I shifted in the hospital recliner another time as we waited for the social worker to come in. They had called saying that they wanted to stop by to suggest some paperwork to consider completing. The recliner that I had been sleeping in had been my bed for the last few days as I had been with Nicole.
We had recently gotten the news that Nicole had developed a blood clot in her right jugular vein. Not only was my sweet Nik going through chemotherapy treatments to battle the sarcoma tumor on her pancreas, but now she had a very serious blood clot. But that was not even why we were in the hospital. She was now on isolation protocols with more life-threatening ailments that she just developed. She had been going through so much in this season. This broke my heart to watch.
“How am I going to encourage Nicole through this?” I wondered to myself.
“LORD, thank you for loving us and hearing my prayers. It seems I need you now more than ever. Nicole has a clot. Nicole has so many other things going on in her body. I am not sure how much more her fragile body can take. Help us, O LORD. Amen.”
The door opened, and the social worker came in.
“Mr. and Mrs. Body, Here are the items that I shared with you earlier. Please take your time looking over them.”
I took the spiral notebook and papers from the kind person, and they left the room. I looked down at the notebook and in bold letters it read, “Leave a Legacy.” The booklet contained detailed steps on how to plan a funeral and prompts that would help with recalling and writing down memories of your dying loved ones. The loose papers were Power of Attorney and Living Will documents.
It was this moment for me in Nicole’s cancer journey when I thought, very seriously, that I may indeed watch her succumb to this disease.
I held the notebook and papers in my hands. Memories flashed through my head: seeing her beautiful green eyes for the first time, trying to choke back tears as she walked towards me in a sparkly, white gown on our wedding day, squeezing her tightly as I stood behind her looking between her mouse ears as we watched fireworks together at Disney World, dancing around the kitchen singing duets with utensils as microphones, and feeling her heartbeat as she would fall asleep on my chest.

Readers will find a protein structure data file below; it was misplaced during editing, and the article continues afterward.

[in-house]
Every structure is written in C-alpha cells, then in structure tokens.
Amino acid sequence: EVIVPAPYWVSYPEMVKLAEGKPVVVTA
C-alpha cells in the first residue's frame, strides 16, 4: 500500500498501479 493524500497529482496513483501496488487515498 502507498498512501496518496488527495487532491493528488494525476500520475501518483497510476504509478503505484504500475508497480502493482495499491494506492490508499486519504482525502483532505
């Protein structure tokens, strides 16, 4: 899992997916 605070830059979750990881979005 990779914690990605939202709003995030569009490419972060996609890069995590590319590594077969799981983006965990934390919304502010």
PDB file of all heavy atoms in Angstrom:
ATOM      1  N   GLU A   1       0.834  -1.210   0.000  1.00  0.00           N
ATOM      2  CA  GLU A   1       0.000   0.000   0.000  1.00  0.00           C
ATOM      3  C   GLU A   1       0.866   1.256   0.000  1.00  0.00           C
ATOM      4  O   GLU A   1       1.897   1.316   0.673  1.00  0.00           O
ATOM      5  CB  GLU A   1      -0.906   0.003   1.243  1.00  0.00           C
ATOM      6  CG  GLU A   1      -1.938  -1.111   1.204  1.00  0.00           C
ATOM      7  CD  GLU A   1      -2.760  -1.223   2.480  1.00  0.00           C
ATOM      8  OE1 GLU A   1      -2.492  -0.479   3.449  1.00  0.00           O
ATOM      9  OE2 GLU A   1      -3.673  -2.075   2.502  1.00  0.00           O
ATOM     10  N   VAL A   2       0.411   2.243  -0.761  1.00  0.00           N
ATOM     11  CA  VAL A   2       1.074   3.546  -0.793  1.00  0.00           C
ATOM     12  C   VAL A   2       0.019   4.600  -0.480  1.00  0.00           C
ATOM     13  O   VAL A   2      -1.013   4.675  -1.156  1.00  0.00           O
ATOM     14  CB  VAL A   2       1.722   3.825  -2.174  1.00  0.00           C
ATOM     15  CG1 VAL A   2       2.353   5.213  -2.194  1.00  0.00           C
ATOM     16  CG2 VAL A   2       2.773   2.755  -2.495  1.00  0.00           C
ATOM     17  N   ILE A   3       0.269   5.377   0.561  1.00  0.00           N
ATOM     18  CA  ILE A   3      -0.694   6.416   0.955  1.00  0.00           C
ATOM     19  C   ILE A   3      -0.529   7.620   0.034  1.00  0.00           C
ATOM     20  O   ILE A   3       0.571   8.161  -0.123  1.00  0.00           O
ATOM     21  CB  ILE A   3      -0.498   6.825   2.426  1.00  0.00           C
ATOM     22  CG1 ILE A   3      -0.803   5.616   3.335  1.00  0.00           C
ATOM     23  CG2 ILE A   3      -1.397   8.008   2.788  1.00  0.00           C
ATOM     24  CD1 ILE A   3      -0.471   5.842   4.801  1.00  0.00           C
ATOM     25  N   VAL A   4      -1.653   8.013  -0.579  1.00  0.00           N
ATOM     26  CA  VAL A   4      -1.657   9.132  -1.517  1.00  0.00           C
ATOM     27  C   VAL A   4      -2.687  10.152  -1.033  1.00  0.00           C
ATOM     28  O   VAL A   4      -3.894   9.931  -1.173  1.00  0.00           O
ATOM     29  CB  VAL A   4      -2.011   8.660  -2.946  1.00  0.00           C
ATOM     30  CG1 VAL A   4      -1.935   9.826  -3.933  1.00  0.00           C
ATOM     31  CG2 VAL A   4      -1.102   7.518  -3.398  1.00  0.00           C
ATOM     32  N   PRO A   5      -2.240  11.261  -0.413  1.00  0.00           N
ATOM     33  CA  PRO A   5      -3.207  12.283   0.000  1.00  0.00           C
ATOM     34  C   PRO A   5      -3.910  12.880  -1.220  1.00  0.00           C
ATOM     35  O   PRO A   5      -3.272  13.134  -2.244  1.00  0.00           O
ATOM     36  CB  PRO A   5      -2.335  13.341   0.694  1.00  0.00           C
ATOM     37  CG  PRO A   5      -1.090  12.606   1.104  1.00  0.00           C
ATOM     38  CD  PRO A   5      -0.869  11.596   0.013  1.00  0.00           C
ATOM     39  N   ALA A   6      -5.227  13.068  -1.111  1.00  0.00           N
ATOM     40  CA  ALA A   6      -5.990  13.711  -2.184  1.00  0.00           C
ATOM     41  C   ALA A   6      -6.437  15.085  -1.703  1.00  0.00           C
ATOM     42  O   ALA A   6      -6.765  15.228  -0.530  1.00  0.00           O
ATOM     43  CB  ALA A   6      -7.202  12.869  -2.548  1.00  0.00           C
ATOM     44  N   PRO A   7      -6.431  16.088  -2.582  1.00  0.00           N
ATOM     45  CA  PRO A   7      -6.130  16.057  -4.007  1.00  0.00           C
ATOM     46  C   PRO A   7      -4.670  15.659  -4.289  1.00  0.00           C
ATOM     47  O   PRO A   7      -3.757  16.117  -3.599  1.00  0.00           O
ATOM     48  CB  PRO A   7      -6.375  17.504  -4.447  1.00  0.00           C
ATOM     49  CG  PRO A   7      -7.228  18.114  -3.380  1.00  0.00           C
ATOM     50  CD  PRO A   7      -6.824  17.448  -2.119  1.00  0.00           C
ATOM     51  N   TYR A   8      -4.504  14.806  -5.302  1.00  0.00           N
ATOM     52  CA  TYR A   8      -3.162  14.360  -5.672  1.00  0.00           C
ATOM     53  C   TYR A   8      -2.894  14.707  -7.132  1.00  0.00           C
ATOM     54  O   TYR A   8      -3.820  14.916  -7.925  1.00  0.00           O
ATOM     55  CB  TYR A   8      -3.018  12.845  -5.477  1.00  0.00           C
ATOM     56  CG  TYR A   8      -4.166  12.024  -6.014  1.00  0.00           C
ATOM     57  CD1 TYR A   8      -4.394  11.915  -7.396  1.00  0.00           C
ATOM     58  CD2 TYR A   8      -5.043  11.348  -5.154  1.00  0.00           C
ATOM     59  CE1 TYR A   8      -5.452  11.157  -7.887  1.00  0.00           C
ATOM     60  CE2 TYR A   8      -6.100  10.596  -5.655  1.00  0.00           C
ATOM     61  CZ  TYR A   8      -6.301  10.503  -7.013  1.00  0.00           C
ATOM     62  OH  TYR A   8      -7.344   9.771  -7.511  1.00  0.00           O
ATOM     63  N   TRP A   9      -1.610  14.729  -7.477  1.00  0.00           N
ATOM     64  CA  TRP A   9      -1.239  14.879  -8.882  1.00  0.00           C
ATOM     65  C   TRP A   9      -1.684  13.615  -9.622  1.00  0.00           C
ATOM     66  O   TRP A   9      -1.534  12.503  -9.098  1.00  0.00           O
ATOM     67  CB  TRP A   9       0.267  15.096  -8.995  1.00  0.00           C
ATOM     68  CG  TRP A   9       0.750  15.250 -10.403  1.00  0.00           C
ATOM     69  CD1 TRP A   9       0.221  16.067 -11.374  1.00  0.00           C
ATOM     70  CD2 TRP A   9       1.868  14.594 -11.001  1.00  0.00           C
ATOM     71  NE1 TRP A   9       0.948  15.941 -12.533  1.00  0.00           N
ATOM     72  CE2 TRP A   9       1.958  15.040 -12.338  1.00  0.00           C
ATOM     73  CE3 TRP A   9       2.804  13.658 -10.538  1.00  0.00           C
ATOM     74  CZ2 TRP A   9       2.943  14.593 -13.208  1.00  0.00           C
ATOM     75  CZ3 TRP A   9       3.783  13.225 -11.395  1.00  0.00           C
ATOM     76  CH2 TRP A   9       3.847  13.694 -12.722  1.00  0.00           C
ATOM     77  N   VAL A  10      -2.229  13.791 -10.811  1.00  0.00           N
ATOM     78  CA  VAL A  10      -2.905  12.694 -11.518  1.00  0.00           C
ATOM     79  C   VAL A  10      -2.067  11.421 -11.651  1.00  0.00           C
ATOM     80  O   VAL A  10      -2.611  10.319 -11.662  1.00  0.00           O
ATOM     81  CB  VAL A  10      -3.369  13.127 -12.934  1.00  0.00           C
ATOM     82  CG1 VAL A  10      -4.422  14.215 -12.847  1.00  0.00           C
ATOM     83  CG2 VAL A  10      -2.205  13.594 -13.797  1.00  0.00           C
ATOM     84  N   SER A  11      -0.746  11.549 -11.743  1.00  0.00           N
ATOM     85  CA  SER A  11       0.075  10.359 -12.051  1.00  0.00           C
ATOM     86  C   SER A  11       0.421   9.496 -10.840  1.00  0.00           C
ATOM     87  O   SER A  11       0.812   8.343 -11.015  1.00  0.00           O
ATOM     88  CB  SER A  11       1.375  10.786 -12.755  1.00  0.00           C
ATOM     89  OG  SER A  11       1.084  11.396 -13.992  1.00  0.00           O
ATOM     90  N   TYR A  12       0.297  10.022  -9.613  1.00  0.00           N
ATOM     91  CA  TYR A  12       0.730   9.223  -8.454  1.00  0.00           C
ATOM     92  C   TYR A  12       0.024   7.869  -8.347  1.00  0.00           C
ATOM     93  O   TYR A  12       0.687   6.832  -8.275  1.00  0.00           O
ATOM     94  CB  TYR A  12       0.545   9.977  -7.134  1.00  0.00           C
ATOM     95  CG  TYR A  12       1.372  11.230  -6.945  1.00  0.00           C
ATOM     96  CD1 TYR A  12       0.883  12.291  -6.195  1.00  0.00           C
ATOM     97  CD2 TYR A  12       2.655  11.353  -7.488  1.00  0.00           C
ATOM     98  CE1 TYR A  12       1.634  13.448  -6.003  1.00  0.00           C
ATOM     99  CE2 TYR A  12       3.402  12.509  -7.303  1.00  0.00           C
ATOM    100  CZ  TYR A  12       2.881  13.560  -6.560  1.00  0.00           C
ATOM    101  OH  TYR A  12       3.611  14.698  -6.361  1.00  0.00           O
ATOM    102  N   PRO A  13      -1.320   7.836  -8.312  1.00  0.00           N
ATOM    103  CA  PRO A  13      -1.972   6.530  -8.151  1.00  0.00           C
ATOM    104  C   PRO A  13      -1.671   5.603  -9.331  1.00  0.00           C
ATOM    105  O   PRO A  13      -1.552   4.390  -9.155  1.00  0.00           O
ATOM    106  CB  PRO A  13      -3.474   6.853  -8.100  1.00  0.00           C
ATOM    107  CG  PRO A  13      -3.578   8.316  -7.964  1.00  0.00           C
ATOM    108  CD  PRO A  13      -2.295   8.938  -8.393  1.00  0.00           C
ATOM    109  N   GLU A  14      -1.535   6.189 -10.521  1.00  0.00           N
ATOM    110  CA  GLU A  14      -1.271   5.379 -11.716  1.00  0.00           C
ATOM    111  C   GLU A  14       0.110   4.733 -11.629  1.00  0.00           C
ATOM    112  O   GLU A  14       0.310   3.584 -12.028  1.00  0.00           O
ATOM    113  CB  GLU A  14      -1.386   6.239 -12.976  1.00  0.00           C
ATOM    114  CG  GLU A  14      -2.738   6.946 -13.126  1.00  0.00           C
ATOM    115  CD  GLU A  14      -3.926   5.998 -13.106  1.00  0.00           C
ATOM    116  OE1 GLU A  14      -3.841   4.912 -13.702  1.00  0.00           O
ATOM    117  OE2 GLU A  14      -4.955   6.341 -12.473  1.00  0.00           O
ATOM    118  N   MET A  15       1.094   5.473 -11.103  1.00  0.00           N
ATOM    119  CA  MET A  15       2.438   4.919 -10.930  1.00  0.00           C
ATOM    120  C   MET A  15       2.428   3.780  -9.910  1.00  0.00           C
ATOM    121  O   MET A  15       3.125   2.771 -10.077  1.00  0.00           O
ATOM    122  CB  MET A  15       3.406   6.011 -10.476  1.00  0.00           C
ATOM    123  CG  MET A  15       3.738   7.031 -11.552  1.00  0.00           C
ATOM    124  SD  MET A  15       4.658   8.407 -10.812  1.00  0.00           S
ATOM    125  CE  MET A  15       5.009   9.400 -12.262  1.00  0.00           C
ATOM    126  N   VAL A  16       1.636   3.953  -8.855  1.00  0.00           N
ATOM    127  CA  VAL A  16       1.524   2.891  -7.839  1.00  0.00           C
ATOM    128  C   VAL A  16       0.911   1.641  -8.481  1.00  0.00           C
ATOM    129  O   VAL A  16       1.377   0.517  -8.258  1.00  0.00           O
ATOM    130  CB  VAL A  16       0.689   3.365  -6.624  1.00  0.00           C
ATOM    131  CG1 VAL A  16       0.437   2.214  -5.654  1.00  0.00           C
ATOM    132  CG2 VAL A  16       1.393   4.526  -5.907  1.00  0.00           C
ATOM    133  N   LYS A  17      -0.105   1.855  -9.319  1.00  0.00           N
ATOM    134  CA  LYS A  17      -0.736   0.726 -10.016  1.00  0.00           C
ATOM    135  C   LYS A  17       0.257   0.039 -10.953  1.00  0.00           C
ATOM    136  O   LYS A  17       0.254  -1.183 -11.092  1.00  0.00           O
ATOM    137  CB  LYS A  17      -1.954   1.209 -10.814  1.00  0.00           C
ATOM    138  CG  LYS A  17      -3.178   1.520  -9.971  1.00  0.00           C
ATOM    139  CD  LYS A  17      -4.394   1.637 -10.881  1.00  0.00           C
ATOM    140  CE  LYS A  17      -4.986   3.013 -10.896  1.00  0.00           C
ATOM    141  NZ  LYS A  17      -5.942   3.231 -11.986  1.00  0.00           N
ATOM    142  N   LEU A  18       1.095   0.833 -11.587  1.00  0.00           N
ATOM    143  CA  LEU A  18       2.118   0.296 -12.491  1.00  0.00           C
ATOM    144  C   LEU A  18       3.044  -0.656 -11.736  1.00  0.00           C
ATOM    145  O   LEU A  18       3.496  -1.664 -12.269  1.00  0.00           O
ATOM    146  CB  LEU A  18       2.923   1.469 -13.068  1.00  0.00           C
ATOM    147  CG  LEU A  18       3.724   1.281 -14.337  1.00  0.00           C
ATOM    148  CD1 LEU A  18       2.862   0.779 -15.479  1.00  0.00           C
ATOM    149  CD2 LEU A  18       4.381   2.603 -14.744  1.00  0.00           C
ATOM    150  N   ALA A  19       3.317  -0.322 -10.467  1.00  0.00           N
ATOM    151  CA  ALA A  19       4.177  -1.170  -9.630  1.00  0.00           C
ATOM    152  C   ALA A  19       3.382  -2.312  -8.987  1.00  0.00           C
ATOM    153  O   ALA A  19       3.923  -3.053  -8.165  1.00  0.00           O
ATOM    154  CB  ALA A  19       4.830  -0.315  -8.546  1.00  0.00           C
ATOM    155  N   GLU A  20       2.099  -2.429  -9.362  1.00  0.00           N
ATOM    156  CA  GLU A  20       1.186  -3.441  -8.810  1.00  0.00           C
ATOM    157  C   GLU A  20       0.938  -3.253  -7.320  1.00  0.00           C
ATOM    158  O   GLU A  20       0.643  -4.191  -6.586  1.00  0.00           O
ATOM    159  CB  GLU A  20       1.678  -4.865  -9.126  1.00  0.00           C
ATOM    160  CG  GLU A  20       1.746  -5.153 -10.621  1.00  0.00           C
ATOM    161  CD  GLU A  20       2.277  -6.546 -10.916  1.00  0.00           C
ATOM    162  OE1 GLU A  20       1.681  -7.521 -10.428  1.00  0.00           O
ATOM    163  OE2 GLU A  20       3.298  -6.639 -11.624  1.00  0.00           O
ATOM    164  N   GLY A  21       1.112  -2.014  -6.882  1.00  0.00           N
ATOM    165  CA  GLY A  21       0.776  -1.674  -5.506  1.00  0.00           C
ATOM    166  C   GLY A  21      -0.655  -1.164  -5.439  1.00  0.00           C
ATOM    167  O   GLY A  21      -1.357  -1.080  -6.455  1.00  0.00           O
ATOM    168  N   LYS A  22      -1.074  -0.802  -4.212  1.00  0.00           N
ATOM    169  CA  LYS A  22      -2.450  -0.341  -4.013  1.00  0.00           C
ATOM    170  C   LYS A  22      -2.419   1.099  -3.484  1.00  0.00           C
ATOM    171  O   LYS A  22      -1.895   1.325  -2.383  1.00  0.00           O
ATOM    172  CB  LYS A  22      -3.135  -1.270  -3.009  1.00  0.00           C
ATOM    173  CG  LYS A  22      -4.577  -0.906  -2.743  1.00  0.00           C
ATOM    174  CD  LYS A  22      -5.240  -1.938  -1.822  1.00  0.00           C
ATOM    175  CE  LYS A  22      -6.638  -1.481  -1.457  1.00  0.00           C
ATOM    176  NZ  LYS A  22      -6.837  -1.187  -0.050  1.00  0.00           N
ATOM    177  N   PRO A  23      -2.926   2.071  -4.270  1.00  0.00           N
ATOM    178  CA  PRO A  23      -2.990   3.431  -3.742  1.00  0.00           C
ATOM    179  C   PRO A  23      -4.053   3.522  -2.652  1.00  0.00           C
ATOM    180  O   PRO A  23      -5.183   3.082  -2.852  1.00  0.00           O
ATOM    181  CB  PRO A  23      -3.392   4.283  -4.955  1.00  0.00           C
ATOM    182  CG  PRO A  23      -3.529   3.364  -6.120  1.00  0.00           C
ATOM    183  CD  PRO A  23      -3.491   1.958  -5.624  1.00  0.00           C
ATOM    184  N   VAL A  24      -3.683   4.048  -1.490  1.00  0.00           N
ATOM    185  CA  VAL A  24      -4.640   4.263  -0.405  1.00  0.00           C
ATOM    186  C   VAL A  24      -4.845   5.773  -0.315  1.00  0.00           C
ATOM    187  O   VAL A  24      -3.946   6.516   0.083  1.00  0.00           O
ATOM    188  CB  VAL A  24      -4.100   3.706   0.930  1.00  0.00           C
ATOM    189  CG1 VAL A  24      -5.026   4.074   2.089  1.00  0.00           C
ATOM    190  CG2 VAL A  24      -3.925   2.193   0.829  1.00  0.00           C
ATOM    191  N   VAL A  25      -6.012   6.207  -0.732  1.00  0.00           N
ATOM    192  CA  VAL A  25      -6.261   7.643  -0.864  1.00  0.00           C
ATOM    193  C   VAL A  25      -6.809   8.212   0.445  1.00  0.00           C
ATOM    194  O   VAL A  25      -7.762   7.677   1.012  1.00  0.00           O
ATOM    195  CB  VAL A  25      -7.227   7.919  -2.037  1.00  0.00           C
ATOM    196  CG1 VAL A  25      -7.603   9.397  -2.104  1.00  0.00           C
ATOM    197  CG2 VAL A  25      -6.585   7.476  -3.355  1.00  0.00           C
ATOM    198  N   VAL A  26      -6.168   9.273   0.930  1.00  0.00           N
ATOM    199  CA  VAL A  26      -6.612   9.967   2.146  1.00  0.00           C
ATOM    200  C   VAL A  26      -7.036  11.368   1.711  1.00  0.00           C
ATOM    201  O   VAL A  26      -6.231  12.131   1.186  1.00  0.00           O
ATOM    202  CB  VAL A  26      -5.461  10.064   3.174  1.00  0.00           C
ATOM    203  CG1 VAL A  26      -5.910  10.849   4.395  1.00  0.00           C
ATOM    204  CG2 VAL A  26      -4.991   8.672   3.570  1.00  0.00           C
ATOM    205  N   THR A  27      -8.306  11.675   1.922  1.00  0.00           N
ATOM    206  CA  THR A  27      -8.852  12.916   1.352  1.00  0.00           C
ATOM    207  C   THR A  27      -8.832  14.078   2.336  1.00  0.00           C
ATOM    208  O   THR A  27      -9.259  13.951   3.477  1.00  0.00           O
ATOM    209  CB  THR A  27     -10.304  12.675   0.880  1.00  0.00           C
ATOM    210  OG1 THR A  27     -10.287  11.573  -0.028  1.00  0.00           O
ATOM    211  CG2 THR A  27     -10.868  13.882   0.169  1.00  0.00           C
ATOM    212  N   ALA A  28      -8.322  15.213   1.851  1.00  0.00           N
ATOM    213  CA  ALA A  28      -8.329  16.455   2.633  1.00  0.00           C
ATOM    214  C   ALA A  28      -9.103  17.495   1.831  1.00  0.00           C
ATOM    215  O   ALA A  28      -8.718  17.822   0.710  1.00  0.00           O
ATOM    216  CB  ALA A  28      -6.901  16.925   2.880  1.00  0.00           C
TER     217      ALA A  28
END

Would this story with my love be coming to an end? I shuddered at the thought.
All that I could do to not break down completely was to continually cry out to God, “Oh LORD, help me!” My prayers were short during that time. They were often a sentence, or sometimes just a word, “Please!” or, “Jesus!”
I remember thinking that the answer from God may be that healing will not come for Nicole.
Then what? Is God not God? Is God no longer good?
I immediately answered: Of course, He is. God is still good should the worst happen.
I began adding something to the end of my prayers.
“But even if that healing does not come, LORD, I will trust in You.”
The song “Even If” by MercyMe was a pivotal song for me during this time. The pain would be excruciating if the day came. It’s hard to even think about it as I write this. But I knew it was a real possibility. And at the end of it all, there was God. And I believed He would care for my sweet wife in heaven more than I ever could here.
I know there are caregivers out there who have had to endure that loss. I am so saddened to know that some of you have indeed had to walk through that. I hope that these words of encouragement bring you hope in knowing that through Christ, that loss is not the end of your loved one’s story. And there is a great hope of seeing them again.
This brought me to my first realization about this season of life:
1) Just be held
I remember my emotions in this season and they were all over the place. I thought of what Christmas and birthdays would be like without her there. I thought about her funeral service. Crushing thoughts like that are so hard to process. The thought of loss is oftentimes an overwhelming feeling. I asked God if He could relent in this storm; if He could let us pass by on smoother waters. We had just begun our journey and we still had so much more time that we wanted to spend with one another.